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We Remember ...

There were more signs that the Germans were disengaging ... the Etobonais were able to ring the church bells on November 11 without permission and without complaint from the occupiers. Convoys continued to bring the dead and wounded from the front by the main road.

Thursday, November 9

The Germans have been waiting impatiently for November 7,  presidential election day in the U.S.  And it’s Roosevelt again.  They are not happy.

Emile Bonhotal, on a work detail to dig trenches at the front, hid the rifle of one of the guards.  (The rifle was found two months later, intact.)

Saturday, November 11

The eleventh of November!  We remember … We had two pastors today, M. Lugbull, who went on to lead worship at Belverne, and M. Nétillard, who led worship at 3:00.  Without asking anyone’s permission, we rang the two church bells.  No reaction at all.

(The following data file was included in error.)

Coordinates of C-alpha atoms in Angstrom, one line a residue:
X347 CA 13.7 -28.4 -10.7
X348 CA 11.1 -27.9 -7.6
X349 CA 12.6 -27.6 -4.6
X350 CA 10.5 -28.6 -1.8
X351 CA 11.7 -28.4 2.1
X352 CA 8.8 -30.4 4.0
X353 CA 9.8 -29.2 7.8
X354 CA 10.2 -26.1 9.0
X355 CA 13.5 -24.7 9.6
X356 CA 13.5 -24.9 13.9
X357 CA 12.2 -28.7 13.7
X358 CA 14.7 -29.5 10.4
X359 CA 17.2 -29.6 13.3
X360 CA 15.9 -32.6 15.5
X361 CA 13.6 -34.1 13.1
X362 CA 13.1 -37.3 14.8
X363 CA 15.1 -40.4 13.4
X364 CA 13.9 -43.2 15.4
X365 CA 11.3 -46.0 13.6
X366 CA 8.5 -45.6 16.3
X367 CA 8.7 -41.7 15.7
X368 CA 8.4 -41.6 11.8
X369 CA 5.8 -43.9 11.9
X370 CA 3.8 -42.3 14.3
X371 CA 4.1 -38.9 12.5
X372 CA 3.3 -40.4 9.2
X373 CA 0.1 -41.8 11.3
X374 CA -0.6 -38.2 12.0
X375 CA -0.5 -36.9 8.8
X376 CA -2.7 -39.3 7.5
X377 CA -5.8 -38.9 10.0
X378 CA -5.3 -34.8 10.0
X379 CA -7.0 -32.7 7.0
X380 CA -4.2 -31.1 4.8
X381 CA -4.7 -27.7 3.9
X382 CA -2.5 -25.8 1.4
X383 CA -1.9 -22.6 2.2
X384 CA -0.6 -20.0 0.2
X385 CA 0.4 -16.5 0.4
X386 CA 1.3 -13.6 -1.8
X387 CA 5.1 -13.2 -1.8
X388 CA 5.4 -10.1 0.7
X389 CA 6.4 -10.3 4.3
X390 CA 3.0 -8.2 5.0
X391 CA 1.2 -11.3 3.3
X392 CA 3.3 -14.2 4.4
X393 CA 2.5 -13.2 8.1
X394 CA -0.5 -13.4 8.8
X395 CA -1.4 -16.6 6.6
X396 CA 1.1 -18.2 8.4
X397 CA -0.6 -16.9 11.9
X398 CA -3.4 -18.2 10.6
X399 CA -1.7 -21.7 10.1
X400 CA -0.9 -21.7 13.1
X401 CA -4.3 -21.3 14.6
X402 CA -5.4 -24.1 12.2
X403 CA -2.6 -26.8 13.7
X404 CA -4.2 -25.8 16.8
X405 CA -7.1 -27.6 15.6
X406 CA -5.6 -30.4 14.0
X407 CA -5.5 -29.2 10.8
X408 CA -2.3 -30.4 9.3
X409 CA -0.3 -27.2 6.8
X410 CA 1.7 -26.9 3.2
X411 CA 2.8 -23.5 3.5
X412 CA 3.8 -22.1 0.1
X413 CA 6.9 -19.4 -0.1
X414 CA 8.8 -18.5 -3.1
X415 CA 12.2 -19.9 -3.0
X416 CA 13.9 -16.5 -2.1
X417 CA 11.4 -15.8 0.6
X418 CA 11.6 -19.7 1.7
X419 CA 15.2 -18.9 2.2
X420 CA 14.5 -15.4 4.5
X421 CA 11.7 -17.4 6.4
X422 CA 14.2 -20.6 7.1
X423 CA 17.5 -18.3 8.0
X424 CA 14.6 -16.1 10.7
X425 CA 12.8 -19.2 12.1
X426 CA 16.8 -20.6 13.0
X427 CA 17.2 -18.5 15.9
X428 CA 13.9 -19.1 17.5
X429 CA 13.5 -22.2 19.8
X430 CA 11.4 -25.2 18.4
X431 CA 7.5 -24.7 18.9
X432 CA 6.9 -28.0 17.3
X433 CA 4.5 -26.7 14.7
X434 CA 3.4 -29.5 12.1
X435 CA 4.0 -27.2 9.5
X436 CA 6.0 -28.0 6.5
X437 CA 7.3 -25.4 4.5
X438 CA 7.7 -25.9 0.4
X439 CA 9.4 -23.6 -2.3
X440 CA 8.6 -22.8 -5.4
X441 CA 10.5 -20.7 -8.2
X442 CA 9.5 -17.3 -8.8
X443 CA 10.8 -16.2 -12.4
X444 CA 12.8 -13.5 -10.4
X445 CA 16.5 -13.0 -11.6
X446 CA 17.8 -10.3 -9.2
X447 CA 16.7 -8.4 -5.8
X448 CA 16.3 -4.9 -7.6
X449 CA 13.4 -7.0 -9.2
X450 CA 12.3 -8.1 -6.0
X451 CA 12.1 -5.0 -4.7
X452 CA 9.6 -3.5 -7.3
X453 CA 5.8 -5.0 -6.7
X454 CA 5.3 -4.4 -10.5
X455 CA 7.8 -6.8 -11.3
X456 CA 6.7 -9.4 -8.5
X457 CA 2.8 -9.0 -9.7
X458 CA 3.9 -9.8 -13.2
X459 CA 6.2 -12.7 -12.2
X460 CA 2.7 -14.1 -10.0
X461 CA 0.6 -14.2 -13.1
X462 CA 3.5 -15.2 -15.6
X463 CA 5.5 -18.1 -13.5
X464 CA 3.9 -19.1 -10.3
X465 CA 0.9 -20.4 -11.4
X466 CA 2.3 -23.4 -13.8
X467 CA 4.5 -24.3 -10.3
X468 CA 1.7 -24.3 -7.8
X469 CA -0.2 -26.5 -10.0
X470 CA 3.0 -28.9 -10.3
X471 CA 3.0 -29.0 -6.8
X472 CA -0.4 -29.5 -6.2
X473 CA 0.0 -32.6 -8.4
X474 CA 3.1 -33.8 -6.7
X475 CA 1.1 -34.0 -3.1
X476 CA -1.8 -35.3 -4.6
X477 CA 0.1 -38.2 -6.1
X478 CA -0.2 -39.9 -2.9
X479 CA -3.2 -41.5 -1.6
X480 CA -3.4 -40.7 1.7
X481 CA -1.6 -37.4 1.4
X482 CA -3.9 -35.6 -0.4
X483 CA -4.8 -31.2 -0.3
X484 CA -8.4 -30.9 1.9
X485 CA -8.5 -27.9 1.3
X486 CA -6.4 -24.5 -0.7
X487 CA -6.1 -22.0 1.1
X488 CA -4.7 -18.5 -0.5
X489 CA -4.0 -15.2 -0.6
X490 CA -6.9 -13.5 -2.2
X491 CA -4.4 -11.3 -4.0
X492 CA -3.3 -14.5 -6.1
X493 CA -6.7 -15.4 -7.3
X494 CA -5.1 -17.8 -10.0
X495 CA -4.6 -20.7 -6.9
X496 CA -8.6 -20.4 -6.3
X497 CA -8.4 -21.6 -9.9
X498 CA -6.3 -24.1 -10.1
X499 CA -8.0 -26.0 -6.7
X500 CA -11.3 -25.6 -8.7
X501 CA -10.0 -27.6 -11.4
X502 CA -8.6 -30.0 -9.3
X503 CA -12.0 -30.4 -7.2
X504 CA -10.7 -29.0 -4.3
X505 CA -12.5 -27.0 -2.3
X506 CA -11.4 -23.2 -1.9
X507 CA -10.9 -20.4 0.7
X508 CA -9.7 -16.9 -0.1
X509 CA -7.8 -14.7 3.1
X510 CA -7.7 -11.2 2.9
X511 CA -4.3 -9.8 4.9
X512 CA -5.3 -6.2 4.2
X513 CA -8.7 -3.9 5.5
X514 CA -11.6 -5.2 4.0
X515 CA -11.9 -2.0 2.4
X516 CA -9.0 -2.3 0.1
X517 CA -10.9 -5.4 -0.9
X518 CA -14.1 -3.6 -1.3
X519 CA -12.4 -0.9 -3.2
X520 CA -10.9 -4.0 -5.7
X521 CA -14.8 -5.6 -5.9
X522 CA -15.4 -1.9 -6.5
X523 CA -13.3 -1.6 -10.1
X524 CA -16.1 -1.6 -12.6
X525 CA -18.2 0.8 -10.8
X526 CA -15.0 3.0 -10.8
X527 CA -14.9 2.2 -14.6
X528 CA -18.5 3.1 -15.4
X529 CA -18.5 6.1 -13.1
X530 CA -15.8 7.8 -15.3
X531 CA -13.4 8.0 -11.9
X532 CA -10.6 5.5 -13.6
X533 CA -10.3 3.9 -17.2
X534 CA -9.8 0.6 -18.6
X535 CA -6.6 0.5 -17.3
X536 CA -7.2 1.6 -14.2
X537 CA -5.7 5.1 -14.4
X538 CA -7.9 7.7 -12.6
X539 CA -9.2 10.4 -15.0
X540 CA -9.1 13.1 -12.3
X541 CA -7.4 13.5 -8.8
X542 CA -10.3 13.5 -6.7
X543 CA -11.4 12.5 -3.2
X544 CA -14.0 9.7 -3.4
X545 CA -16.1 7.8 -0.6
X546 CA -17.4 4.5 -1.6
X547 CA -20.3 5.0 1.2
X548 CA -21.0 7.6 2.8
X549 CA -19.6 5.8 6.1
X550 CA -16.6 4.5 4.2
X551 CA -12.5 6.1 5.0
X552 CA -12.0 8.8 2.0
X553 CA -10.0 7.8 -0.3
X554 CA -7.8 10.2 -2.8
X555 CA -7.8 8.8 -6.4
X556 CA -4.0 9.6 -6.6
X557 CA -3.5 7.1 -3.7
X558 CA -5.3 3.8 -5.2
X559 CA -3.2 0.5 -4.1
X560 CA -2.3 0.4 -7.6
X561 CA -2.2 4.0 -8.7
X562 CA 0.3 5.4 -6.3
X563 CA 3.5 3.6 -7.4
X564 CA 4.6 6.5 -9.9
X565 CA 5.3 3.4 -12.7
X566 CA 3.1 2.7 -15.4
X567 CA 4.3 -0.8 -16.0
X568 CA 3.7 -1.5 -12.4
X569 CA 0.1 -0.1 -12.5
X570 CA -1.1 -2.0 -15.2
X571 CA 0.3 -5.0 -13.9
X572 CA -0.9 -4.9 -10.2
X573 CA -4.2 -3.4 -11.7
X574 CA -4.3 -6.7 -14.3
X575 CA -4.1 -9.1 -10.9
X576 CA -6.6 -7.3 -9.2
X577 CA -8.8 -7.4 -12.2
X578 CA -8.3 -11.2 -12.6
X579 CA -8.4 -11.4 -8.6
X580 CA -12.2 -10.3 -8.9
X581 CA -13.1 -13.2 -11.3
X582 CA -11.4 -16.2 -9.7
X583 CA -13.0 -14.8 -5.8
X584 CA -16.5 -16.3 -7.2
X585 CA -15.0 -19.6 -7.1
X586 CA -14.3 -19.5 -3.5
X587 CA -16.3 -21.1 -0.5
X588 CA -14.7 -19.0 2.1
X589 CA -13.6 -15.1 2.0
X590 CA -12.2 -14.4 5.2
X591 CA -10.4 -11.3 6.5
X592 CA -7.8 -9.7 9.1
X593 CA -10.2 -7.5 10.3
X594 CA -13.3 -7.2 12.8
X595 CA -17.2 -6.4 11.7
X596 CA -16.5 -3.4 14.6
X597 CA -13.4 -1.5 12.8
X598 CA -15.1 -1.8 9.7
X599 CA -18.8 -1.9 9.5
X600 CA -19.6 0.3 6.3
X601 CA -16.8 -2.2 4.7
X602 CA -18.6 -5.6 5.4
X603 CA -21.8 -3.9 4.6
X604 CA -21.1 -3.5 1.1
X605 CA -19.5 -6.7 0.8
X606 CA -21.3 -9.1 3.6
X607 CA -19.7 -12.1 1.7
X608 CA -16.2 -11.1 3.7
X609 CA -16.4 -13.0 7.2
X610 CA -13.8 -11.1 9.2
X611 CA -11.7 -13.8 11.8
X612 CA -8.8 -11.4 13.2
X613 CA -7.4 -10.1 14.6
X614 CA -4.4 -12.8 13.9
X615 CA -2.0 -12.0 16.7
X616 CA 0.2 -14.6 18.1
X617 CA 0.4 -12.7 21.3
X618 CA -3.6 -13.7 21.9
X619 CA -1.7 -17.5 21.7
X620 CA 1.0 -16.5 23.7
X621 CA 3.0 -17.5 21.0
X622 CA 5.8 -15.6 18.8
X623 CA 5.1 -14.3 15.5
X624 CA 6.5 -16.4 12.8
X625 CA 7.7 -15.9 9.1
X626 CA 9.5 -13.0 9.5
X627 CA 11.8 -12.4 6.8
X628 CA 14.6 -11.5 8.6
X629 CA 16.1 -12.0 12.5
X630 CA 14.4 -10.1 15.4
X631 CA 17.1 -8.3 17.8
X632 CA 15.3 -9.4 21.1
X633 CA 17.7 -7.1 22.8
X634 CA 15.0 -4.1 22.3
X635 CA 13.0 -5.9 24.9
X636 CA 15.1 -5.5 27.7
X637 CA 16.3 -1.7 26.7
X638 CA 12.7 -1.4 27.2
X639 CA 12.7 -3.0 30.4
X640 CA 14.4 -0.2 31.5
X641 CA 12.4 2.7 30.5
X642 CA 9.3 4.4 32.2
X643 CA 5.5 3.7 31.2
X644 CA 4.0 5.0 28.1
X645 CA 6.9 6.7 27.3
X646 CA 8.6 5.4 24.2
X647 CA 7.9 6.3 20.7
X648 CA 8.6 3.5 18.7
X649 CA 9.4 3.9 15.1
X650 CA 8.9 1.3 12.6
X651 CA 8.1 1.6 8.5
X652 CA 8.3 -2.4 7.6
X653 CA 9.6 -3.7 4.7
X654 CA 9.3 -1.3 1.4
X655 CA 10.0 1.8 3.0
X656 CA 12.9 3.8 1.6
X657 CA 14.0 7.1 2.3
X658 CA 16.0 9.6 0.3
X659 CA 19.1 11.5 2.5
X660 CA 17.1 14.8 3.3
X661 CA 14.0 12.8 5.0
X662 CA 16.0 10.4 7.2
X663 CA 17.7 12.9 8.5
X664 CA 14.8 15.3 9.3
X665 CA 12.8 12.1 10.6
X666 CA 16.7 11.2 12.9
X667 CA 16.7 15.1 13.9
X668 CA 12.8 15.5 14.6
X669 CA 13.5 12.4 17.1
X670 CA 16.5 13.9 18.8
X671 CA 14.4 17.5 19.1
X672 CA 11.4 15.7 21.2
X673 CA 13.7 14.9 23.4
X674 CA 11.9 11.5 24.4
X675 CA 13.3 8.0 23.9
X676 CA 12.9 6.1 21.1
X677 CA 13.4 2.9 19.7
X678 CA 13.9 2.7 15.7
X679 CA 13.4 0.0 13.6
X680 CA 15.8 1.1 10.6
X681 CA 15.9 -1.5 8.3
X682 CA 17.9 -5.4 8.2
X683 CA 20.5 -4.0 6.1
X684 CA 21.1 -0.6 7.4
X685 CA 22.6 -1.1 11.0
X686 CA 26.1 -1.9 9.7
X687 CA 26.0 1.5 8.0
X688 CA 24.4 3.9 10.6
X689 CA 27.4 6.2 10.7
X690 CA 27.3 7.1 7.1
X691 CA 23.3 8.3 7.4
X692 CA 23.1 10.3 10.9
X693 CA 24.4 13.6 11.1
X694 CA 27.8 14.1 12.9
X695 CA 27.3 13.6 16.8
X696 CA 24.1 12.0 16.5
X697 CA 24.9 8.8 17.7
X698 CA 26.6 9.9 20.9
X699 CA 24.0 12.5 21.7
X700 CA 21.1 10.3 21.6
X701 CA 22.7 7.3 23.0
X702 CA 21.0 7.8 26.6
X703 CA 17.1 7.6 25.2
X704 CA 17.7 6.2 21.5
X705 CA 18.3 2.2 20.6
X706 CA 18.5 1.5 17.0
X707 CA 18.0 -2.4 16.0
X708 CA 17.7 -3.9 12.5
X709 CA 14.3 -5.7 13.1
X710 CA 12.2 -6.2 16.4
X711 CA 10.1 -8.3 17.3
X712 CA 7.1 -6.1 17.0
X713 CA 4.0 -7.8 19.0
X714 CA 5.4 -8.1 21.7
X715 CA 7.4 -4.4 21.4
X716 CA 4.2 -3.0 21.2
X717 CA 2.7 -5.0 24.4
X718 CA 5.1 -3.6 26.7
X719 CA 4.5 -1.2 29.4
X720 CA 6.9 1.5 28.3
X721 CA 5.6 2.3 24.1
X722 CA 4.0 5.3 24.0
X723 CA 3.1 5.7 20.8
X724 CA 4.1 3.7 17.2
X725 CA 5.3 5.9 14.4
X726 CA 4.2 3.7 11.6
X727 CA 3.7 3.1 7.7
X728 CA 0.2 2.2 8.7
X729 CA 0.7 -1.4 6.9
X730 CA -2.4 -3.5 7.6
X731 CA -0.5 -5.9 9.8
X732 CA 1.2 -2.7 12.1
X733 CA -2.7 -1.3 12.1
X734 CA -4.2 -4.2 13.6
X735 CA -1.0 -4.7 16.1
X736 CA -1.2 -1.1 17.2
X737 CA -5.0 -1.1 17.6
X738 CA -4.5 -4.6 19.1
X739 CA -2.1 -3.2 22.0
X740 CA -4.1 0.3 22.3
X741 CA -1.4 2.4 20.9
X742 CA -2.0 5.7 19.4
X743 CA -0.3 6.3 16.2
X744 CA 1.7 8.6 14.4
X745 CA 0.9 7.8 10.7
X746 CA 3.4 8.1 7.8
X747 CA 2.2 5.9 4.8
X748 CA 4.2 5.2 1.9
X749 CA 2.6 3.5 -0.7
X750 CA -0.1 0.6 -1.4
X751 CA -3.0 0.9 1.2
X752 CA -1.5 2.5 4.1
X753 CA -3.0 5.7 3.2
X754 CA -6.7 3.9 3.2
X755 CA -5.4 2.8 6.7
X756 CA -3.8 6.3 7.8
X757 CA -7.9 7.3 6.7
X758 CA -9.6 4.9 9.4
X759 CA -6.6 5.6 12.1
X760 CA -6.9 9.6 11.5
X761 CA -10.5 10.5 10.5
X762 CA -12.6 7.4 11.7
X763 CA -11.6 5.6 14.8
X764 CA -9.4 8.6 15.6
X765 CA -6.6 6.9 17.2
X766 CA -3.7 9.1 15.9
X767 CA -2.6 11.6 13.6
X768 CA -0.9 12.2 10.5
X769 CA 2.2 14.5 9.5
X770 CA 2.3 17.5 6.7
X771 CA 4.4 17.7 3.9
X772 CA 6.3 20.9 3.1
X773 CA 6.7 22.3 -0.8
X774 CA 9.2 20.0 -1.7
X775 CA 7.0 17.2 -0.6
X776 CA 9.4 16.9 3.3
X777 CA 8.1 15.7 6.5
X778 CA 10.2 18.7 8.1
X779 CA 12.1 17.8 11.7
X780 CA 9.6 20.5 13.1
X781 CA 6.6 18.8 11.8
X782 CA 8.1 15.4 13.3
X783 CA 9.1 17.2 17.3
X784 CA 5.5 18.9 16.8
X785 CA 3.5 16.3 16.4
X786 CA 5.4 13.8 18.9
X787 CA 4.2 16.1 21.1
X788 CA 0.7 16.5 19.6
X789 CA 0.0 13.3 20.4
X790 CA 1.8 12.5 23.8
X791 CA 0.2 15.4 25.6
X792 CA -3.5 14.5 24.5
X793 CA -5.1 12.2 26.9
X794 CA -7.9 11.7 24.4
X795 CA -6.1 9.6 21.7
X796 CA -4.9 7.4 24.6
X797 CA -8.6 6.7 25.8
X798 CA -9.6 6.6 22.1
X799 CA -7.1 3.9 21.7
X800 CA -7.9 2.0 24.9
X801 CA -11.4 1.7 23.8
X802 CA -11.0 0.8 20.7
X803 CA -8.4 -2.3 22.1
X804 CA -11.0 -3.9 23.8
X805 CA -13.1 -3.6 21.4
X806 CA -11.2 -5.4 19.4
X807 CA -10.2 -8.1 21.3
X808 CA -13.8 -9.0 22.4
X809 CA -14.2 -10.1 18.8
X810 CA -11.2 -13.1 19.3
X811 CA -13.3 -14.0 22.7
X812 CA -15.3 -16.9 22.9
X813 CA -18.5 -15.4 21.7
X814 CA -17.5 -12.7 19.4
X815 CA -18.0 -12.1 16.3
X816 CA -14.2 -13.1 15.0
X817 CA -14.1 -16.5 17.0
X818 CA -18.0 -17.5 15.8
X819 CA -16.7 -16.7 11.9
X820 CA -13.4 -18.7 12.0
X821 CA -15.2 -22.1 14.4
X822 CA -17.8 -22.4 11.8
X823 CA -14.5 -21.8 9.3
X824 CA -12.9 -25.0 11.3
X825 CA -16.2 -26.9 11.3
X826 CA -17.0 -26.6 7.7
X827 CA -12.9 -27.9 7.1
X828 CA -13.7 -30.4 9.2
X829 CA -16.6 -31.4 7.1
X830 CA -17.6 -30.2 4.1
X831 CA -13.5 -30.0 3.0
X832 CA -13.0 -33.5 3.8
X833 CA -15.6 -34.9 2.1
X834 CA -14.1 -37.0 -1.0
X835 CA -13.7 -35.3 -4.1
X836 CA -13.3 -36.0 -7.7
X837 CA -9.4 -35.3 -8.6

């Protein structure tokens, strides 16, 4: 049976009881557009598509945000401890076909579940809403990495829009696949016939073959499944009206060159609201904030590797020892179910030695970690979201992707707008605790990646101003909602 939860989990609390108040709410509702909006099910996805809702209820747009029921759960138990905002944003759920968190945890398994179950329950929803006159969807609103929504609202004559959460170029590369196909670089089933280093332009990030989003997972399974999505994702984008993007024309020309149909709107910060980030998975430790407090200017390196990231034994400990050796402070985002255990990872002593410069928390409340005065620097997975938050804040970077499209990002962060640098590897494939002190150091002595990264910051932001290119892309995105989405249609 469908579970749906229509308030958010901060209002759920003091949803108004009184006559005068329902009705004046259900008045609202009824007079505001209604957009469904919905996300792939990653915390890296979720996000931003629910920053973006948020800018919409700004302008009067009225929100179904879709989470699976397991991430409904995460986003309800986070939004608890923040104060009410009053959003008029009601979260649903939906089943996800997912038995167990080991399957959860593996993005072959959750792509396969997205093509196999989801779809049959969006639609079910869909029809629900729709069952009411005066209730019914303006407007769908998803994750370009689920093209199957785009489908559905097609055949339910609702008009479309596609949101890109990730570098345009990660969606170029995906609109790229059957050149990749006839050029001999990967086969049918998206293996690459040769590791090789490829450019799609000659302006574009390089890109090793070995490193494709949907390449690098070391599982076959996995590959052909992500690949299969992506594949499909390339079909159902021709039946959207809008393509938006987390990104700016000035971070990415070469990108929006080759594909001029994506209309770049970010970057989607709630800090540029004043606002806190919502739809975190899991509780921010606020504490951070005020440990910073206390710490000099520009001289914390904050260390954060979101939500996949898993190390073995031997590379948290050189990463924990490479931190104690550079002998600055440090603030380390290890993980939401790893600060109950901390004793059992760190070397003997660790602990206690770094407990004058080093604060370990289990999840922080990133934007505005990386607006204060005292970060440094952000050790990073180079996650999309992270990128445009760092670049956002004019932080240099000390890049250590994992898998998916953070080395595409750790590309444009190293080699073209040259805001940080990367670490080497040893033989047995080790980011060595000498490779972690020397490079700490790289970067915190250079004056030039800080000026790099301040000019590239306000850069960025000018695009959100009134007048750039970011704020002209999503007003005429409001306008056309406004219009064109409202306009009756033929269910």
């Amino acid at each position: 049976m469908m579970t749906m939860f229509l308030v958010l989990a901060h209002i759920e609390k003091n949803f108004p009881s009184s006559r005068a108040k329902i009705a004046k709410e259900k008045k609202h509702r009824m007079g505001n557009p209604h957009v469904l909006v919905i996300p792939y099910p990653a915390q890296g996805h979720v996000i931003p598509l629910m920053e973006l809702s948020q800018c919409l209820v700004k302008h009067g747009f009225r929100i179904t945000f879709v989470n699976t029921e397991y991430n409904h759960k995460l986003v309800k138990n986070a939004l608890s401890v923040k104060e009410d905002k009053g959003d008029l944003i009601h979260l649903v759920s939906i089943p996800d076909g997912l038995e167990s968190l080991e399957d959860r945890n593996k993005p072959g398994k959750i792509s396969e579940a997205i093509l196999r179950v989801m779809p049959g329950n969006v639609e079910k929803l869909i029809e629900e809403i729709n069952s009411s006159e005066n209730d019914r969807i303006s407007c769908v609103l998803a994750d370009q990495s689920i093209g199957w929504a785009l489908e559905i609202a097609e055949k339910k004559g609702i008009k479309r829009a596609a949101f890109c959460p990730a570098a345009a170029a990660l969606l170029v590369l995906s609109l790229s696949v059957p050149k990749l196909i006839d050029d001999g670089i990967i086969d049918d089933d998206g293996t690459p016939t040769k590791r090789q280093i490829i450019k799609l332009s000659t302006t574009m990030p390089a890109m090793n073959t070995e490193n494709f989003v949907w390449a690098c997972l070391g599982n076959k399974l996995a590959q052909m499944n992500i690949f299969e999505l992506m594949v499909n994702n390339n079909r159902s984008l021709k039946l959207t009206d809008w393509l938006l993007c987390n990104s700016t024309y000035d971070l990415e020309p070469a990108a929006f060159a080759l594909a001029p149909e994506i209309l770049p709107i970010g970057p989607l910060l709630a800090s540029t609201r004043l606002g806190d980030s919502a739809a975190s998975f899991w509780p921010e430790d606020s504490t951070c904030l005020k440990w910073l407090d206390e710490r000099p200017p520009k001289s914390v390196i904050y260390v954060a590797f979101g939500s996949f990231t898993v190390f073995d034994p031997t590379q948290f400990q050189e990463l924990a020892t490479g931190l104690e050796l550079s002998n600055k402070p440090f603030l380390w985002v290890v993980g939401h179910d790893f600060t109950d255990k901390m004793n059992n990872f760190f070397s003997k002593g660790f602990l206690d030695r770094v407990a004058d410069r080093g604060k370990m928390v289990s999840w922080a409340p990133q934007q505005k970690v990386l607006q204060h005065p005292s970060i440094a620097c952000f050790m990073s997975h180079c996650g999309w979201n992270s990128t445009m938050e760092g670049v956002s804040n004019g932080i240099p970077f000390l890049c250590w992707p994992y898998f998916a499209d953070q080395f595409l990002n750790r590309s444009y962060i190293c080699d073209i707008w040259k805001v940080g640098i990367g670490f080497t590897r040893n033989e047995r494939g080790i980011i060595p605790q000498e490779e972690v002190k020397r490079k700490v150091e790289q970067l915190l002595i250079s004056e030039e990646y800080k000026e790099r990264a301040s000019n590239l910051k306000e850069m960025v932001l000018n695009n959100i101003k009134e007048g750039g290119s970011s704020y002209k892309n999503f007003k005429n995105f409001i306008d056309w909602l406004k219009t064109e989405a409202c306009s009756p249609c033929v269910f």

Ernest was the only German in church.

Sunday, November 12

Rain and snow.  I took Jarko a piece of  sheet metal, a leather apron, and a calf skin to cover his hut.  He’s also received a sack of carrots, a sack of apples, an alcohol lamp, a cooking pot.  With that, he can hold on even in a big snow.  He has good sheep’s wool socks and René Bauer’s sabots, which were found in the school after the departure of our 67 men.

In front of the school, in a lake of mud, incessant comings and goings of trucks, cars.  Those that return from the front in the evening are usually loaded with wood.  Behind them, the dead.  On top, the wounded … The boches who’ve been stationed in this village won’t do us any violence when they leave us.  We know them.  We know if they’re Catholics or Protestants.  But those at the front!  We can expect anything.

Monday, November 13

A supposedly new invention is building up the morale of our occupiers.  It’s a winged torpedo, the V2, that goes up to 100 kilometers (they say!)  We’ll see.

Willy Imbey comes back muddy, his feet swimming in his flooded shoes.  We offer to dry them for him.  “Not worth the trouble.  Tomorrow, impossible to put them on.  Always in water.  Soon kaput.  Same to me to end like that.”

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